Wildlife Benefits from Pa. Game Commission Controlled Burns

CLARION CO., Pa. (EYT) – While state forest marshals and volunteer firefighters cautiously keep a lookout for out-of-control debris and brush fires, the Pa. Game Commission has been out setting fires this spring.

It may seem strange to some, but the fact is the Game Commission has been doing controlled burns to improve wildlife habitat for several years.

Thursday and Friday, a 15-man state crew were busy with a number of controlled burns on State Game Lands in Piney and Paint Townships in Clarion County and none resulted in burning anything other than what was intended.

According to Clarion/Jefferson County Land Management Group Supervisor Jesse Bish, a lot of planning and training goes into doing just one controlled burn.

“We start writing the plans for the burns in January and the crews that do the burns have several hours in training before they can even participate in one,” Bish said.

Dan Schmidt, the Land Management Officer for Venango and Mercer counties, also explained some of the program.

“It takes time before someone can work their way up to lead a squad. There is a lot of training, online courses and then actual field time on burns before someone can run one,” Schmidt said.

Crew members duties including setting fires, having the equipment to put the fire out after the burn has done what was necessary, driving the water tank truck and ATVs and those who routinely check the weather conditions to ensure conditions are safe for burning.

PGC-water-supply-truck

The crew included a tanker truck that held about 200 gallons of water and an ATV rigged with a smaller container.

For instance, if the relative humidity reaches 25 percent, burning will not be done. Also, if winds reach a certain threshold, burning won’t be done.

Friday, crews were on State Game Lands 72 in Paint Township, off Route 66 and not far from Route 66 Sporting Goods.

Conditions were very good for the burns that were completed in the morning. The humidity was at 31 percent and winds were less than 5 miles per hour and mostly at just 1 mph.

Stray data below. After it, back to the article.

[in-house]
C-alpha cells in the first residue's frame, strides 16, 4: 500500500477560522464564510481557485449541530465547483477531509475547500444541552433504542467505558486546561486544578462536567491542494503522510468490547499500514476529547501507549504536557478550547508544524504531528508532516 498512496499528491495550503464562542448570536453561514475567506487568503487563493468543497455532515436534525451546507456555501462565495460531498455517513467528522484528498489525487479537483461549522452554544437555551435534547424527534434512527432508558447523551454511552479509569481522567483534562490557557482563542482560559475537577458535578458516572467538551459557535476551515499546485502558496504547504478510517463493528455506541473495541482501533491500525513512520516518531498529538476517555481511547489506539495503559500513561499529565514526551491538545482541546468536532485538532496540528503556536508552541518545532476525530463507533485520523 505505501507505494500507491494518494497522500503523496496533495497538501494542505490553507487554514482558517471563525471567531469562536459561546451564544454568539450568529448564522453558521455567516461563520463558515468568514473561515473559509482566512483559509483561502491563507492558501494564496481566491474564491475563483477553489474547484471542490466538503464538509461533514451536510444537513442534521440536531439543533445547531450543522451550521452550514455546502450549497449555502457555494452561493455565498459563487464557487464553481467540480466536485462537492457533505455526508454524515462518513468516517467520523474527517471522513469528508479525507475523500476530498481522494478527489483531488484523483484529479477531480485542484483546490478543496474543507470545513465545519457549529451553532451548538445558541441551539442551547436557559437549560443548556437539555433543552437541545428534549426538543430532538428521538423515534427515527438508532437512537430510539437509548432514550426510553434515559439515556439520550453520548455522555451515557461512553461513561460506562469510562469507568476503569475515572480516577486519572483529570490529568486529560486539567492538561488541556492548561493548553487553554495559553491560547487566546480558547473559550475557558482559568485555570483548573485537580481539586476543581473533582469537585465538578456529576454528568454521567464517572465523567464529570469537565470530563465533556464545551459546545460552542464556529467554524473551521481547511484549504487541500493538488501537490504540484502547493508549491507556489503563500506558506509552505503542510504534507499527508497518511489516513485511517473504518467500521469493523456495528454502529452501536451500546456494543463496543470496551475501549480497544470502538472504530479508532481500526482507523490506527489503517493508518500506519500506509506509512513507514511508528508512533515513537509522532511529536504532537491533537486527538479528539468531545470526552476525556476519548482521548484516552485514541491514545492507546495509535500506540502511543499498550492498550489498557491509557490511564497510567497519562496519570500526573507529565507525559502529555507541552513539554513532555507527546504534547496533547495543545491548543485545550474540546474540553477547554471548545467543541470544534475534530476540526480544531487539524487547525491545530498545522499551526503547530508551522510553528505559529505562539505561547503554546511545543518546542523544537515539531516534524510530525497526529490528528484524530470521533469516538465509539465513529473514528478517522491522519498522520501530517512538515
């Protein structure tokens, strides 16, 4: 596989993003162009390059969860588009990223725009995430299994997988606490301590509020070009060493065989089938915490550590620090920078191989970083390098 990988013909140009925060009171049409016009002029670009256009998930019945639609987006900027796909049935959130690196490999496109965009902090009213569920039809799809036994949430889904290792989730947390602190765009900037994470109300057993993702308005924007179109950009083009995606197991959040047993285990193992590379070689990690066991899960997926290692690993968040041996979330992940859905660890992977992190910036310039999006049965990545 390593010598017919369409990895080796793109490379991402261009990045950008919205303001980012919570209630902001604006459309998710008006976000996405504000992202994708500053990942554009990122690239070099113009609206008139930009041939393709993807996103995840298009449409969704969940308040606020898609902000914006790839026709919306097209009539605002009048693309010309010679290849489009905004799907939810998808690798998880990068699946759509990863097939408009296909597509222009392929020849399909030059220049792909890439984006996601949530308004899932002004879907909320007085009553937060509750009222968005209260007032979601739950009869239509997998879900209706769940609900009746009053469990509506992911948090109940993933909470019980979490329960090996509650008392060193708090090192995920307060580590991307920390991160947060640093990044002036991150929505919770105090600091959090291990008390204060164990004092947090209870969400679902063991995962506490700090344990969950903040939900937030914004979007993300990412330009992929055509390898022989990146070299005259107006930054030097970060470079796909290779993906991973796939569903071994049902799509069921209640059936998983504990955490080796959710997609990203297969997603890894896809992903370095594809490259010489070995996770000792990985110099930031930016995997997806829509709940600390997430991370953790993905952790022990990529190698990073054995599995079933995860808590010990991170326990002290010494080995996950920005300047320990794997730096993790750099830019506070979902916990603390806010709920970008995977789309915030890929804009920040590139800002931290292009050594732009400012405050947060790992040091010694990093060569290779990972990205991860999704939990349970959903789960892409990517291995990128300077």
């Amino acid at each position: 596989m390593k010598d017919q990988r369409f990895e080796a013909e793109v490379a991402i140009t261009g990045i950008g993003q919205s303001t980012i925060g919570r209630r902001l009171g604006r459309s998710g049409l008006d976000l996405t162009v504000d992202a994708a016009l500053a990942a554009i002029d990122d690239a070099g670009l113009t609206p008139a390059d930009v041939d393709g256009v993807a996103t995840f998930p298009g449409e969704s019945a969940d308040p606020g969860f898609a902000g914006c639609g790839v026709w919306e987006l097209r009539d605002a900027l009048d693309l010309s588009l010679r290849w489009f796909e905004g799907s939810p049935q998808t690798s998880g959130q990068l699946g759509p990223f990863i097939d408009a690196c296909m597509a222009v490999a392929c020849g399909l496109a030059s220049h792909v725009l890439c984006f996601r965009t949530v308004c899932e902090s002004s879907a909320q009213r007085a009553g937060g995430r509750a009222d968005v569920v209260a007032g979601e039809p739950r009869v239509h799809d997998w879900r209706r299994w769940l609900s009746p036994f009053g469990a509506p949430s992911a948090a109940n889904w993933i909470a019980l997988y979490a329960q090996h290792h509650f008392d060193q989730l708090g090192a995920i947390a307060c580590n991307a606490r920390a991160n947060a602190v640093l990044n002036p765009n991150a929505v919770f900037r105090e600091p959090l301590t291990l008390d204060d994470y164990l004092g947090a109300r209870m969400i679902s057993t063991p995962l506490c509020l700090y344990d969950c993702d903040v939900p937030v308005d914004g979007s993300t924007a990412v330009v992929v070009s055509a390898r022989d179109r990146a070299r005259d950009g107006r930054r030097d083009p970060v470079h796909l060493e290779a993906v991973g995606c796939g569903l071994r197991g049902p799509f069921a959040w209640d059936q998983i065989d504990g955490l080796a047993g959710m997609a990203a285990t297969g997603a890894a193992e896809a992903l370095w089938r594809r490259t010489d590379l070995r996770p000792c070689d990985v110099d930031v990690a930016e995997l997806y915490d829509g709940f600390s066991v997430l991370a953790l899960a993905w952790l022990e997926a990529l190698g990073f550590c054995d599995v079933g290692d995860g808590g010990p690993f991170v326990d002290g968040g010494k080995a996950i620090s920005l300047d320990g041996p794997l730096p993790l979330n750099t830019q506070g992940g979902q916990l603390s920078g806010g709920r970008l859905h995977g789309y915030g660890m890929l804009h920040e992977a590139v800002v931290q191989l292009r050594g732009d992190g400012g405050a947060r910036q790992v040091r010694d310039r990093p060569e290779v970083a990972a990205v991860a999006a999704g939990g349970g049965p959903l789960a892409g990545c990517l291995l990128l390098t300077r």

The crew did wait about an hour before the winds decreased to the point where conditions were safe to begin burning.

Rob Hall, a habitat worker with the Game Commission, was the “Burn Boss” and he gave instructions on what was being done and what each member of the crew was responsible for. Safety was stressed as well as the responsibilities of each crew member.

Burn Boss Rob Hall

Before each burn, Hall did a small test burn to see if the fire was going to be safe to continue with the larger burn.

The crews did three burns, two on warm season grasses and one on a patch of sorghum.

Bish explained that burns can be done for many different reasons.

“We might burn to thin out an area of wildlife cover because it has actually become too dense for animals to use it. But we may burn an area to create regeneration where the cover needs to be thicker,” Bish said.

Warm season grasses are a mixture of a variety of grasses where animals can hide from predators, nest and feed.

Sorghum is a fast-growing plant and provides seed for upland game birds such as pheasants and wild turkeys. The plant reaches mid-bloom in 40 to 50 days and when it matures, the seeds become edible and more tasty to wildlife during the fall as it loses tannic acid.

White-tailed deer will also feed heavily on sorghum grain in the fall and winter.

Controlled burns have been done across the state and are becoming an important tool to manage and improve wildlife habitat.


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